MRI Shows Heart Damage in Nearly Half of Patients with Severe COVID-19

MRI scans reveal myocarditis, scarring, infarction, and ischemia in recovered patients with elevated troponin levels.

Roughly 50 percent of patients who recover after being hospitalized with severe COVID-19 suffer heart damage. MRI scans, conducted at least one month post-discharge, show patients who have elevated levels of troponin show evidence of heart injury.

The amount of troponin, a protein that is released into the bloodstream when the heart muscle is injured, typically rises when arteries are blocked or when the heart is inflamed. The damage seen in COVID-19 patients includes myocarditis, muscle scarring or infarction, ischemia, or a combination of all three, said researchers in a study published Fed. 17 in European Heart Journal.

The findings pointing to heart damage from this study contribute to results in recent months about the presence of myocarditis in athletes, adding to the understanding of how COVID-19 affects heart function.

Related Content: Cardiac MRI Shows Less Myocarditis in Athletes Post-COVID-19 Than Previously Reported

“Raised troponin levels are associated with worse outcomes in COVID-19 patients,” said lead researcher Marianna Fontana, cardiology professor at University College London. “Patients with severe COVID-19 disease often have pre-existing heart-related health problems, including diabetes, raised blood pressure, and obesity. During severe COVID-19 infection, however, the heart may also be directly affected.”

Knowing exactly how the heart is damaged by the virus is difficult. With heart MRI scans, though, providers can see different injury patterns that allow for more accurate diagnoses and the development of more targeted treatments, she continued.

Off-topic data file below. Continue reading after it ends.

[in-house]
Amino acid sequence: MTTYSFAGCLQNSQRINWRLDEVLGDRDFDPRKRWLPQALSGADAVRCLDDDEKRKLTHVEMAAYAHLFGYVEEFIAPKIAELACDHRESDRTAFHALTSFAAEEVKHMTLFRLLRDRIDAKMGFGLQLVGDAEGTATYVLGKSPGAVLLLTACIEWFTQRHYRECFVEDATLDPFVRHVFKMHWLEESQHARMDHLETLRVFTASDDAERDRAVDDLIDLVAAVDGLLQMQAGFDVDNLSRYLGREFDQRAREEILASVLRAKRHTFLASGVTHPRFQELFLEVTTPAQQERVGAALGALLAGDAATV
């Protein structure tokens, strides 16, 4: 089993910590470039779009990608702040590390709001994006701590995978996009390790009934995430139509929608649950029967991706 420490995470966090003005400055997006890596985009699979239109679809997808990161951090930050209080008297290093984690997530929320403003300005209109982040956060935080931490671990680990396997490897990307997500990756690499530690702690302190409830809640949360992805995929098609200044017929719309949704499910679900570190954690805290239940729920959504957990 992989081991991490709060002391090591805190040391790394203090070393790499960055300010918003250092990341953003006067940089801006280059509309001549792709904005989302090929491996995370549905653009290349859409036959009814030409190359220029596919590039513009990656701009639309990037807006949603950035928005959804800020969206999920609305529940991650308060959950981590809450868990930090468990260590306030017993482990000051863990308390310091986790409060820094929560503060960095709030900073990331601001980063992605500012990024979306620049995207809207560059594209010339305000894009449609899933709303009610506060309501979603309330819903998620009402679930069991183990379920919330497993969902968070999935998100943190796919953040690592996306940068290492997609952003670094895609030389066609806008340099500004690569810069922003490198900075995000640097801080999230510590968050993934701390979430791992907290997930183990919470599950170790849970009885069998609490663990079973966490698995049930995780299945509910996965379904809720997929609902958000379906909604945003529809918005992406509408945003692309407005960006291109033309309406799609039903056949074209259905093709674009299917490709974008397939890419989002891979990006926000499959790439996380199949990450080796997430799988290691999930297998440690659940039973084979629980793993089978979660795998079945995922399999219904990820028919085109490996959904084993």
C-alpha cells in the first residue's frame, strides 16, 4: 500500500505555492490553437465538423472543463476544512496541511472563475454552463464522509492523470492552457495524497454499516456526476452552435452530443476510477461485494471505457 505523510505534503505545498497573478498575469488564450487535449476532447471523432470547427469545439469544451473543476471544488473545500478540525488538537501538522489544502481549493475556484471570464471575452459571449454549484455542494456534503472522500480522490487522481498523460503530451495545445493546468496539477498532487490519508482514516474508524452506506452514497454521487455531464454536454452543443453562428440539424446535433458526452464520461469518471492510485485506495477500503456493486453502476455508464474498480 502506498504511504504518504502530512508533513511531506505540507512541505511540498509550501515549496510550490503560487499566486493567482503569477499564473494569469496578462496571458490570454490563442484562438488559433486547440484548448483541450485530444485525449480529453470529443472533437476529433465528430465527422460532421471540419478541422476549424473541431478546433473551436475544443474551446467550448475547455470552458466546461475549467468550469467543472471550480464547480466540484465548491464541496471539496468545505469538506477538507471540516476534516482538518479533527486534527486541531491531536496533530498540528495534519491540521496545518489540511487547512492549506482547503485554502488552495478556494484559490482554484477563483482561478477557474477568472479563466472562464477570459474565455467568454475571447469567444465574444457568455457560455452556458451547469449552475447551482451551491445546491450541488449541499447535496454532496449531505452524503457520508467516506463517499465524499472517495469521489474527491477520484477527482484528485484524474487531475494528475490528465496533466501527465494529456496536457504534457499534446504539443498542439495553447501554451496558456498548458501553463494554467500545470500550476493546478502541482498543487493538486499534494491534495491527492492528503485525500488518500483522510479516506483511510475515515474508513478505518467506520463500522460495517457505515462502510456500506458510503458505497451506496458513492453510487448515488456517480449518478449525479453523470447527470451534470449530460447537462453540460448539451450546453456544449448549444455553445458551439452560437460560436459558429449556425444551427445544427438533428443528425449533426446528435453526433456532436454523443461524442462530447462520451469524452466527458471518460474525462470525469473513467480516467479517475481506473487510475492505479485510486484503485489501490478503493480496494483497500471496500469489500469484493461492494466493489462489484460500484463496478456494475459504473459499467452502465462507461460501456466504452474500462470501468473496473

Based on clinical observations, patients who are hospitalized with severe COVID-19 do have elevated troponin levels during the critical phase of their illness, indicating that the body has initiated an intense immune response. To learn more, Fontana’s team examined 148 COVID-19 patients who were discharged up until June 2020 from six acute hospitals throughout London. All included patients had elevated troponin levels and underwent MRI scans after being discharged. The team compared patient results to those of a control group who had not contracted COVID-19, as well as a group of 40 healthy volunteers.

“We found evidence of high rates of heart muscle injury that could be seen on the scans a month or two after discharge,” she said. “Whilst some of this may have been pre-existing, MRI scanning shows that some were new, and likely caused by COVID-19.”

According to the team’s evaluation, functionality of the left ventricle – the chamber that pumps oxygenated blood to every part of the body – was normal in 89 percent of COVID-19-affected patients, but 80 patients (54 percent) did have scarring or heart muscle injury. Inflammation was responsible for tissue scarring or injury patterns in 39 patients (26 percent), and, ischemic heart disease, including infarction or ischemia, was responsible in 32 patients (22 percent). Both causes were present in nine patients (6 percent), and 12 patients (8 percent) had ongoing heart inflammation.

“Importantly, the pattern of damage to the heart was variable, suggesting that the heart is at risk of different types of injury,” she explained. “While we detected only a small amount of ongoing injury, we saw injury to the heart that was present even when the heart’s pumping function was not impaired and might not have been picked up by other techniques.”

There are concerns that injury in patients who had the most severe cases can increase the risk for heart failure in the future, she noted. But, more investigation is required.

Ultimately, the team said, these findings present two opportunities for improving patient care and outcomes. Knowing more about the patterns of injury can help providers find ways to side-step injury before it even occurs, such as implementing treatments for blood clots that might be present. In addition, being able to pick up on the effects of these injuries during convalescence could help providers identify which patients might benefit from specific heart-protective drugs.

It is important to note, Fontana said, while this work indicates potential methods for identifying low- and high-risk patients and points to potential ways to improve outcomes, their investigation focused only on patients with elevated troponin levels who had been hospitalized.

In addition to the journal publication, Fontana and colleagues will present their results at the Society for Cardiovascular Magnetic Resonance annual meeting on Feb. 19.

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